I decided this morning* to use the Daily Post’s patriotism prompt for the Blogging101 day 11 task to personalise a prompt (*now yesterday as after midnight at time of writing!) By afternoon the next Daily prompt, community service was published, so I’m maybe combining the two here (at the very least by blog sharing within this post!). All links in my response text lead to posts responding to Daily prompt. Those articles can also be found by visiting the Daily Post’s page for the prompt (first link above). Linked text in quotation marks is quoted directly from that linked source, but is not usually the post title, also not necessarily the overall point/opinion of that individual’s post.
Throughout the day I flitted through some great responses to the prompt(s) – there were far too many to include them all here.
“Why Patriotism is Wrong” provides interesting points of discussion and includes some great quotes to illustrate the dangerous and sometimes horrific nature of patriotic notion. I also share the sentiment that “…patriotism is blindness…”
Patriotism:- personally I struggle with that notion, and now I know I’m not alone, whatever reasoning on the issue. First I struggle with patriotism for reasons of associating that word with ‘patriarchy’ and systems of ‘hierarchy’. Secondly, in my country we have a Queen to whom we should be ‘patriotic’ and patriotism, seeming a gender-specific word, surely requires a King (? – in my ignorant and culturally confused opinion). I certainly can’t feel patriotic towards a Tory Prime Minister or a Tory-led government proliforating Nazi-type politic.
Via responses to the prompt I found it interesting to discover revelations of histories, origin, universality and commonality. I wondered at the potential multiplicity of meaning/interpretation from various posts. Intended meaning isn’t always clear and interpreted meaning isn’t always intentional.
I enjoyed a star-spangled retrospective video … I learnt some things – of cultural fact, of foreign language and tradition. It was fascinating to read a diverse range of opinion, reaction and Vibrant reflection from citizens of various countries. So many responses for which one might say “…this is a pretty damn good answer…”
If the UK is a nation striving for equality, the only equality to be secured via current government policies is ensuring that the poor suffer increased poverty on more equal terms with the poor of less developed nations. Not enough food / no food. No water / no hot water. No electricity. No income. No access to healthcare or medicine. No home. No access to employment. Yet still one might feel blessed and say “I have privileges many will never know…”
I struggle to feel proud of a country where helping those around you is no longer acceptable or commonplace. It is illegal to beg when in need, illegal to provide a beggar any money for food, illegal to sleep outside when homeless and having nowhere for refuge. Tens (or maybe hundreds) of thousands of vulnerable disabled people are denied disability rights / equality for failing to secure budget-limited disability benefits – only those in receipt of state disability benefits are classed as legally disabled. That makes a large number of disabled people ‘illegally disabled’, vulnerable with unmet need while suffering perhaps extreme inequality (in UK terms). We should be grateful we are not cast out for the devil in us, shackled and beaten …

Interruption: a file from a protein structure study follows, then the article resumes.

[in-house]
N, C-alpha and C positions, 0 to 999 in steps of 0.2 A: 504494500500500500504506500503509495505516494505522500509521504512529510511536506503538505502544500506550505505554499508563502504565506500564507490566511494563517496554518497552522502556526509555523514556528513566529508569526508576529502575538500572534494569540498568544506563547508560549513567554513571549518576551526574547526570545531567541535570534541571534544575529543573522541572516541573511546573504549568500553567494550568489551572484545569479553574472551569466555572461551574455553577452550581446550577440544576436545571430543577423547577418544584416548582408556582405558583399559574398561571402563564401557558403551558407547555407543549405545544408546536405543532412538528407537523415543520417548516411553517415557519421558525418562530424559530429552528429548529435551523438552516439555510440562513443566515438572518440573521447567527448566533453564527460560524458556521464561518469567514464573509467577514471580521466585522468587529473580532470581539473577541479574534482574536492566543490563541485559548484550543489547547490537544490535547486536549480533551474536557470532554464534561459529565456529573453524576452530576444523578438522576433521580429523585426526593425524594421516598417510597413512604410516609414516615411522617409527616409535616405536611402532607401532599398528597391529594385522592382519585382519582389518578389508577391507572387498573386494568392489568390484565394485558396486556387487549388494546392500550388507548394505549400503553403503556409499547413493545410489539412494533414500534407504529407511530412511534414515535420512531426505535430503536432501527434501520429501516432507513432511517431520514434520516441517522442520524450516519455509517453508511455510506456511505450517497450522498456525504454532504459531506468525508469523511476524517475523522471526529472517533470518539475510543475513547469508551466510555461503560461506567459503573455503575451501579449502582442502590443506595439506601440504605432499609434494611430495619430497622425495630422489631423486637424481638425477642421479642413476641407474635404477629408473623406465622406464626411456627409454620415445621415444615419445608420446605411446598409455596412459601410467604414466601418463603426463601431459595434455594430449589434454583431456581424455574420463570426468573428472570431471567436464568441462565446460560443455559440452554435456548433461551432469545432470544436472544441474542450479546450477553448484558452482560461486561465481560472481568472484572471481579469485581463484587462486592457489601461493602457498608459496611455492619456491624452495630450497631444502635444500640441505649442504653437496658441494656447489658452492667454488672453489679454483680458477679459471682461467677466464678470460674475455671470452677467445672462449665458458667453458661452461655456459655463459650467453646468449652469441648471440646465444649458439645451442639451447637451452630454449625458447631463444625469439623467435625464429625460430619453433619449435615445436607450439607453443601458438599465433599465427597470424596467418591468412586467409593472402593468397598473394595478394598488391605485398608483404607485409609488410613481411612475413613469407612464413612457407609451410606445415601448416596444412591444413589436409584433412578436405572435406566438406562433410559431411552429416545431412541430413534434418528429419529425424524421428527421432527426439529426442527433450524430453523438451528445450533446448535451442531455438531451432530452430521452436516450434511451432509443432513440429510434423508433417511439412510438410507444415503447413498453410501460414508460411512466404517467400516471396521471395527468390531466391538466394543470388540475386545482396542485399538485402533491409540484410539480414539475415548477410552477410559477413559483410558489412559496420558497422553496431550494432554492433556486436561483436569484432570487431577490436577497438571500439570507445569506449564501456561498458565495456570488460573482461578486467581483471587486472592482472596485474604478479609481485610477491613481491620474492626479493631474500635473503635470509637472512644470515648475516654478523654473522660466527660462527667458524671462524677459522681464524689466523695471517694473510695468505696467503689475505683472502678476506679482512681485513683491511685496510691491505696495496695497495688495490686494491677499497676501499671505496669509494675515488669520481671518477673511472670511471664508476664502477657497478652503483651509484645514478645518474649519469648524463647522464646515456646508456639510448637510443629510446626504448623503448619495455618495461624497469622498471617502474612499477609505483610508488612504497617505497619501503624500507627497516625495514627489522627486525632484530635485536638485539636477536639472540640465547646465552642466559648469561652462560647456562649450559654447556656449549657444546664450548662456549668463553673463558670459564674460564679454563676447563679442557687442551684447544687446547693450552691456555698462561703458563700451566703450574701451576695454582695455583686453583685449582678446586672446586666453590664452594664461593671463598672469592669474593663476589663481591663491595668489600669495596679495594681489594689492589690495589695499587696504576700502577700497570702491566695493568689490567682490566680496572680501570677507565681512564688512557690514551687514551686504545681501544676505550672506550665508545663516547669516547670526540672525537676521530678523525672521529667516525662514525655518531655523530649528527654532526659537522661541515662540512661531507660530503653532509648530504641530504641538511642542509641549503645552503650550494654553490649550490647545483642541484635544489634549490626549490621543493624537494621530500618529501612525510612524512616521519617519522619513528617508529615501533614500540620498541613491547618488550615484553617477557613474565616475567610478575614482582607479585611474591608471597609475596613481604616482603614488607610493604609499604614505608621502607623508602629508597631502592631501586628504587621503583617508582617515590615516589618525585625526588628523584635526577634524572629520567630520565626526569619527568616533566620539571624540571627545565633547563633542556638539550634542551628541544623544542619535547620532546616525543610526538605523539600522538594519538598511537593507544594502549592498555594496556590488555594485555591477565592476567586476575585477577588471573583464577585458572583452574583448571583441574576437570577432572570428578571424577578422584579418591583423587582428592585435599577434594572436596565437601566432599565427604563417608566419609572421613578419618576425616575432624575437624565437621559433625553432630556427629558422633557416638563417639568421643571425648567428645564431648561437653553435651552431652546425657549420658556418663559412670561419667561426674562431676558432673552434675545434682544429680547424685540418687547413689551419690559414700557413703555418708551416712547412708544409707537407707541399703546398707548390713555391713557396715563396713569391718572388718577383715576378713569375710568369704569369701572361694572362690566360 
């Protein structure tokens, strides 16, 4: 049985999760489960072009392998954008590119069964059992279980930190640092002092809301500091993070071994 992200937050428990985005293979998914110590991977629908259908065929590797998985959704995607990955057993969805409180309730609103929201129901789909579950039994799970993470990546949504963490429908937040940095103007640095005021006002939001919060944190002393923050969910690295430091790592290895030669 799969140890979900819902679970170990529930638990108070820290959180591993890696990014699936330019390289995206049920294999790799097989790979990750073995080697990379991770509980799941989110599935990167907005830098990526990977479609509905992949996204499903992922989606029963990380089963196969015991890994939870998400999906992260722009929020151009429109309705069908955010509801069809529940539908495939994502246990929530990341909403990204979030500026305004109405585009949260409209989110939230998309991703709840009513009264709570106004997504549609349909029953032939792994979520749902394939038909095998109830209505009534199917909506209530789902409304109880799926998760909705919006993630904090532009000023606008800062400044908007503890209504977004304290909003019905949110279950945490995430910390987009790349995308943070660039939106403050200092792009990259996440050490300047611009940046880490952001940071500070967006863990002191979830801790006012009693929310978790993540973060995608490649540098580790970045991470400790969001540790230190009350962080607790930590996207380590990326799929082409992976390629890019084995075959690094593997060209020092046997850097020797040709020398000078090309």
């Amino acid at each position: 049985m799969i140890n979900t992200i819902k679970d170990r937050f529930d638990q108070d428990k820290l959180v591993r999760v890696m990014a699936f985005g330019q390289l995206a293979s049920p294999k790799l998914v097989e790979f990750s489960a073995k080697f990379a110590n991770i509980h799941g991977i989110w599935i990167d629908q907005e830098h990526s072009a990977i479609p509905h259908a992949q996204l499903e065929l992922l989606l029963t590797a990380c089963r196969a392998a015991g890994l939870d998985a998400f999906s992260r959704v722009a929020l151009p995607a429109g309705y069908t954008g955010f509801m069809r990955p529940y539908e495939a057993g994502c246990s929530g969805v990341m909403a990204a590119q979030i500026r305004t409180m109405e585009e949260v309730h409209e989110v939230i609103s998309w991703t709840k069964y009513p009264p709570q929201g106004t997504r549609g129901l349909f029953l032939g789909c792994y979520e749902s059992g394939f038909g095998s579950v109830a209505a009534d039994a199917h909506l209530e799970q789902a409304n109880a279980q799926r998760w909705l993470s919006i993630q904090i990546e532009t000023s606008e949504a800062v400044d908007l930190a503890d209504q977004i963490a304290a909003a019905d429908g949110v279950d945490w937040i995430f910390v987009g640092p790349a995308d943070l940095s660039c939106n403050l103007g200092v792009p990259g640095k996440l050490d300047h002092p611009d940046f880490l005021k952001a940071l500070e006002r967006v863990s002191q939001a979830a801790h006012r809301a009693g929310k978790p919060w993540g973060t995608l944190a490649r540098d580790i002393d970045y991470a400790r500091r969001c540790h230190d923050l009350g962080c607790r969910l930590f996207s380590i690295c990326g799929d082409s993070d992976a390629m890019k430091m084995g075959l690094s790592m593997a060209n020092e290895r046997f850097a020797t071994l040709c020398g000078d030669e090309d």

The UK’s Welfare Reform Act 2012 is a beastly, inhumane and punative legislative absurdity of welfare repeal. Our ‘once great nation’ actively promotes and encourages the denial of dignity, human rights, equality, the means of basic sustainance for the deprived and disadvantaged. As ‘welfare reform’ progresses more and more of the population will be at risk of destitution. This apparently keeps the average taxpayer happy.
I cannot feel ‘patriotic’ and proud of my country if this is ‘the acceptable norm’ – it smacks of Nazi-type campaign, an atrocity.
While I too might say , “I am a proud Brit“, I cannot feel proud of being ‘English’ or even being ‘British’. I cannot alter the fact of where I was born. I believe in “allegiance to humanity” before nationality.
The consensus of public / media / political opinion seems to be against migrant peoples seeking immigration. I understand we (the UK) are a tiny, tiny land with not enough space or resources and a population of apparently tiny, tiny minds and immense greed. “What is the one place every one wants to go to live the “Dream”?” I cannot understand why anyone from anywhere else in the world would wish to migrate here, or even there, other than the myths including that we are a democratic and humane society, a land of fairytales. Truth is, there are for many the realities that are far more horrific and soul-destroying than those of our own.